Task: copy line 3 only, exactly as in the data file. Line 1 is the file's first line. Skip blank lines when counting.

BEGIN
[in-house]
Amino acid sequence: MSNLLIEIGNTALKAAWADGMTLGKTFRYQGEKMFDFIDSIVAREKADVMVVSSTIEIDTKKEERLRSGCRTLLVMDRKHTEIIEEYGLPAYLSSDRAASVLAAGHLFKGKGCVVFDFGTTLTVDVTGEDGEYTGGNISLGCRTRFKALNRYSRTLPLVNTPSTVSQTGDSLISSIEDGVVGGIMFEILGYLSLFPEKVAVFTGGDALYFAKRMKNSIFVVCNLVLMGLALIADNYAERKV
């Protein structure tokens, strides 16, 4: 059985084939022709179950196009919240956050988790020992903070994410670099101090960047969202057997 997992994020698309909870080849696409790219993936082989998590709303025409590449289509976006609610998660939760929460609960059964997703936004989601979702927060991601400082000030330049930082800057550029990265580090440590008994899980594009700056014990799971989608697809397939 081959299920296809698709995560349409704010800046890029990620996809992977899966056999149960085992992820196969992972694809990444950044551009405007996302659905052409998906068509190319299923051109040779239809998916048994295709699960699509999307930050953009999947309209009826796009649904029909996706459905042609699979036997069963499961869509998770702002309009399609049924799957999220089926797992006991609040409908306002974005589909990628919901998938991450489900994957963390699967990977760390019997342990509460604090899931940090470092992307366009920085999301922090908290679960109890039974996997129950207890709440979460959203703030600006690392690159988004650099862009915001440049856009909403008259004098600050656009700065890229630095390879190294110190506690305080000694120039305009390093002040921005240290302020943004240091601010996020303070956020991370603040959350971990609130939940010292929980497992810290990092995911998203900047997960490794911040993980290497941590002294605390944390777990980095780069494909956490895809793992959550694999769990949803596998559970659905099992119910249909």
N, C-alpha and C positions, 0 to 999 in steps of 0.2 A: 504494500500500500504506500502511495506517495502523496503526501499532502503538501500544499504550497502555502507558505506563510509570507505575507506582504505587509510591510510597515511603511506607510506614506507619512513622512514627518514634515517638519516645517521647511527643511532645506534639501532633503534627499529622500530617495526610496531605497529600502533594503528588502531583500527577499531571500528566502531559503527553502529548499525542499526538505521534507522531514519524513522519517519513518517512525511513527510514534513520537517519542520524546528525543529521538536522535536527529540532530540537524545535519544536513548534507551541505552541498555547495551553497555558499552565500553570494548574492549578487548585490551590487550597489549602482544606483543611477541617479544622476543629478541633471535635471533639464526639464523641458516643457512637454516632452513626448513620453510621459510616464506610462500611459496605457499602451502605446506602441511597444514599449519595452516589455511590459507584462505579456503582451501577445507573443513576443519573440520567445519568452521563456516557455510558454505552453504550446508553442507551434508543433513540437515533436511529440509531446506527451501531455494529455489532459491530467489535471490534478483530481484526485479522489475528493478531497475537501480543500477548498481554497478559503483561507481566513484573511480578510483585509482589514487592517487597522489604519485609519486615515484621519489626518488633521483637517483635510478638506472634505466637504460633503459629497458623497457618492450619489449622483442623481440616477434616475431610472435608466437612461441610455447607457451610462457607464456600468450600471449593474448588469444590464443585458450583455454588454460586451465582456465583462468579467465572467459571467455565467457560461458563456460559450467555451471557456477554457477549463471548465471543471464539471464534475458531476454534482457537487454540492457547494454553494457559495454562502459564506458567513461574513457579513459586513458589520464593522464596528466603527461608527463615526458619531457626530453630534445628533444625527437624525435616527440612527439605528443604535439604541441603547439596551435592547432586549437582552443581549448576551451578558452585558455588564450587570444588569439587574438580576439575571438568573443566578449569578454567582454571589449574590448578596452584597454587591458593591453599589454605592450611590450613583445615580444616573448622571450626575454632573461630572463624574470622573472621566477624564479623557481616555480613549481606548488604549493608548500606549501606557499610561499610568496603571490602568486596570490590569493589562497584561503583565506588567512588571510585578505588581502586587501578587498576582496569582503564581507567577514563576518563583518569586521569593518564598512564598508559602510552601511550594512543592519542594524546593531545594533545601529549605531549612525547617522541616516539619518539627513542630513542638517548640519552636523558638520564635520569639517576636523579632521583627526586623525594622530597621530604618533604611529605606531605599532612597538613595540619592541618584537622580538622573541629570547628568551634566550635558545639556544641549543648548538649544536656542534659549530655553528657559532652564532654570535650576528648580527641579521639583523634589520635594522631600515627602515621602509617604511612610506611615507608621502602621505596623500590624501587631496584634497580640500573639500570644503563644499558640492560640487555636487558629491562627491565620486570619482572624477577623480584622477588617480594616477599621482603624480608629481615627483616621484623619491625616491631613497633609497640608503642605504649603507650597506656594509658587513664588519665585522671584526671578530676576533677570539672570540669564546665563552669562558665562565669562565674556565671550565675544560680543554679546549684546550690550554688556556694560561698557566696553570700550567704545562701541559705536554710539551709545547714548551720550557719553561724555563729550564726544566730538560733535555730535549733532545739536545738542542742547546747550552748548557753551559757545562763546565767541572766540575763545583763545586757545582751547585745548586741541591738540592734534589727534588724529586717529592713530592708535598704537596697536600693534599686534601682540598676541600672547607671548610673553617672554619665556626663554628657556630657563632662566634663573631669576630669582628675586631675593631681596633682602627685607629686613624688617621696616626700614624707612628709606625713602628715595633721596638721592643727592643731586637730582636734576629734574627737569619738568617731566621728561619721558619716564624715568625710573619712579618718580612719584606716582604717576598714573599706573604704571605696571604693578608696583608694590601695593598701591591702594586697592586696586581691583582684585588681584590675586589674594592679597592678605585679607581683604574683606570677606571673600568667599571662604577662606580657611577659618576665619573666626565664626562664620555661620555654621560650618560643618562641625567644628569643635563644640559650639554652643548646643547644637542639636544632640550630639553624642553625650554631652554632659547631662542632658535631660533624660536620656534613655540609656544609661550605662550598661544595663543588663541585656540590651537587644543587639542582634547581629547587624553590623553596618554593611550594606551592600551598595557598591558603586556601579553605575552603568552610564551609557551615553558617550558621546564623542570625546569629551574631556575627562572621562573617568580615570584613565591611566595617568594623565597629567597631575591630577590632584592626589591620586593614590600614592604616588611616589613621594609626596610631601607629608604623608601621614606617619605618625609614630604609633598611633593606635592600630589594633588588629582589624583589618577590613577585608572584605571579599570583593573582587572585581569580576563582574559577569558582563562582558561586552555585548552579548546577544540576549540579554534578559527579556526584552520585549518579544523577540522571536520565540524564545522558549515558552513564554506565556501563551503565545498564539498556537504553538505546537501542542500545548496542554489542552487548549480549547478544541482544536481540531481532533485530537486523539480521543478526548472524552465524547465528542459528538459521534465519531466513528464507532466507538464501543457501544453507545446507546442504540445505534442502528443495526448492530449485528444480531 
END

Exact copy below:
């Protein structure tokens, strides 16, 4: 059985084939022709179950196009919240956050988790020992903070994410670099101090960047969202057997 997992994020698309909870080849696409790219993936082989998590709303025409590449289509976006609610998660939760929460609960059964997703936004989601979702927060991601400082000030330049930082800057550029990265580090440590008994899980594009700056014990799971989608697809397939 081959299920296809698709995560349409704010800046890029990620996809992977899966056999149960085992992820196969992972694809990444950044551009405007996302659905052409998906068509190319299923051109040779239809998916048994295709699960699509999307930050953009999947309209009826796009649904029909996706459905042609699979036997069963499961869509998770702002309009399609049924799957999220089926797992006991609040409908306002974005589909990628919901998938991450489900994957963390699967990977760390019997342990509460604090899931940090470092992307366009920085999301922090908290679960109890039974996997129950207890709440979460959203703030600006690392690159988004650099862009915001440049856009909403008259004098600050656009700065890229630095390879190294110190506690305080000694120039305009390093002040921005240290302020943004240091601010996020303070956020991370603040959350971990609130939940010292929980497992810290990092995911998203900047997960490794911040993980290497941590002294605390944390777990980095780069494909956490895809793992959550694999769990949803596998559970659905099992119910249909």